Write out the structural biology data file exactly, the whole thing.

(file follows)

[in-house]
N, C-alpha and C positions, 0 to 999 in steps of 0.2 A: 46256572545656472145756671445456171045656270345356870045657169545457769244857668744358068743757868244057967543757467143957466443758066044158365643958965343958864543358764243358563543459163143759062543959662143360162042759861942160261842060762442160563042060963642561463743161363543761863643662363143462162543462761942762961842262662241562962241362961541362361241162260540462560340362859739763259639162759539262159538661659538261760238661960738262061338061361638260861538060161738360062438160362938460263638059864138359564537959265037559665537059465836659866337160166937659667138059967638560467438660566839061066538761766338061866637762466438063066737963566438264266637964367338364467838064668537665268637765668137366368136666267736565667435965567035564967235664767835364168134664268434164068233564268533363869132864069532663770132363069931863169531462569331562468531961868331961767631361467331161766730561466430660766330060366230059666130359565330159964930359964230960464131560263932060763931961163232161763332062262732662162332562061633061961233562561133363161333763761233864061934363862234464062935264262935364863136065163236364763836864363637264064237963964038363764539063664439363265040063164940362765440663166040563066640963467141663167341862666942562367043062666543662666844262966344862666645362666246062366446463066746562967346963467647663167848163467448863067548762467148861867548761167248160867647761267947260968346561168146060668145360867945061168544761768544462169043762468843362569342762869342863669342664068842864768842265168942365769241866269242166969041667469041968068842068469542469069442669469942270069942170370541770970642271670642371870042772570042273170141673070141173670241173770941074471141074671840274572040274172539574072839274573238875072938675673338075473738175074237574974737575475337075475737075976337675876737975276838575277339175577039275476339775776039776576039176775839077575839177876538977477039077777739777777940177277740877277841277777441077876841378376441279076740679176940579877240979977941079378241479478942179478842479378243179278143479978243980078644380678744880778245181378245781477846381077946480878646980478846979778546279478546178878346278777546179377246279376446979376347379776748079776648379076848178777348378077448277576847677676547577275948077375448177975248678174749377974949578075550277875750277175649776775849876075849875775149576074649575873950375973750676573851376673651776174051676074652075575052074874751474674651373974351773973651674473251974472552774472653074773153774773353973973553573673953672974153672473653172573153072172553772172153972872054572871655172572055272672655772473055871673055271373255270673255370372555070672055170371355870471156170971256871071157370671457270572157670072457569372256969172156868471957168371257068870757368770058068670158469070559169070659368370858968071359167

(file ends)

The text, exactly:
[in-house]
N, C-alpha and C positions, 0 to 999 in steps of 0.2 A: 46256572545656472145756671445456171045656270345356870045657169545457769244857668744358068743757868244057967543757467143957466443758066044158365643958965343958864543358764243358563543459163143759062543959662143360162042759861942160261842060762442160563042060963642561463743161363543761863643662363143462162543462761942762961842262662241562962241362961541362361241162260540462560340362859739763259639162759539262159538661659538261760238661960738262061338061361638260861538060161738360062438160362938460263638059864138359564537959265037559665537059465836659866337160166937659667138059967638560467438660566839061066538761766338061866637762466438063066737963566438264266637964367338364467838064668537665268637765668137366368136666267736565667435965567035564967235664767835364168134664268434164068233564268533363869132864069532663770132363069931863169531462569331562468531961868331961767631361467331161766730561466430660766330060366230059666130359565330159964930359964230960464131560263932060763931961163232161763332062262732662162332562061633061961233562561133363161333763761233864061934363862234464062935264262935364863136065163236364763836864363637264064237963964038363764539063664439363265040063164940362765440663166040563066640963467141663167341862666942562367043062666543662666844262966344862666645362666246062366446463066746562967346963467647663167848163467448863067548762467148861867548761167248160867647761267947260968346561168146060668145360867945061168544761768544462169043762468843362569342762869342863669342664068842864768842265168942365769241866269242166969041667469041968068842068469542469069442669469942270069942170370541770970642271670642371870042772570042273170141673070141173670241173770941074471141074671840274572040274172539574072839274573238875072938675673338075473738175074237574974737575475337075475737075976337675876737975276838575277339175577039275476339775776039776576039176775839077575839177876538977477039077777739777777940177277740877277841277777441077876841378376441279076740679176940579877240979977941079378241479478942179478842479378243179278143479978243980078644380678744880778245181378245781477846381077946480878646980478846979778546279478546178878346278777546179377246279376446979376347379776748079776648379076848178777348378077448277576847677676547577275948077375448177975248678174749377974949578075550277875750277175649776775849876075849875775149576074649575873950375973750676573851376673651776174051676074652075575052074874751474674651373974351773973651674473251974472552774472653074773153774773353973973553573673953672974153672473653172573153072172553772172153972872054572871655172572055272672655772473055871673055271373255270673255370372555070672055170371355870471156170971256871071157370671457270572157670072457569372256969172156868471957168371257068870757368770058068670158469070559169070659368370858968071359167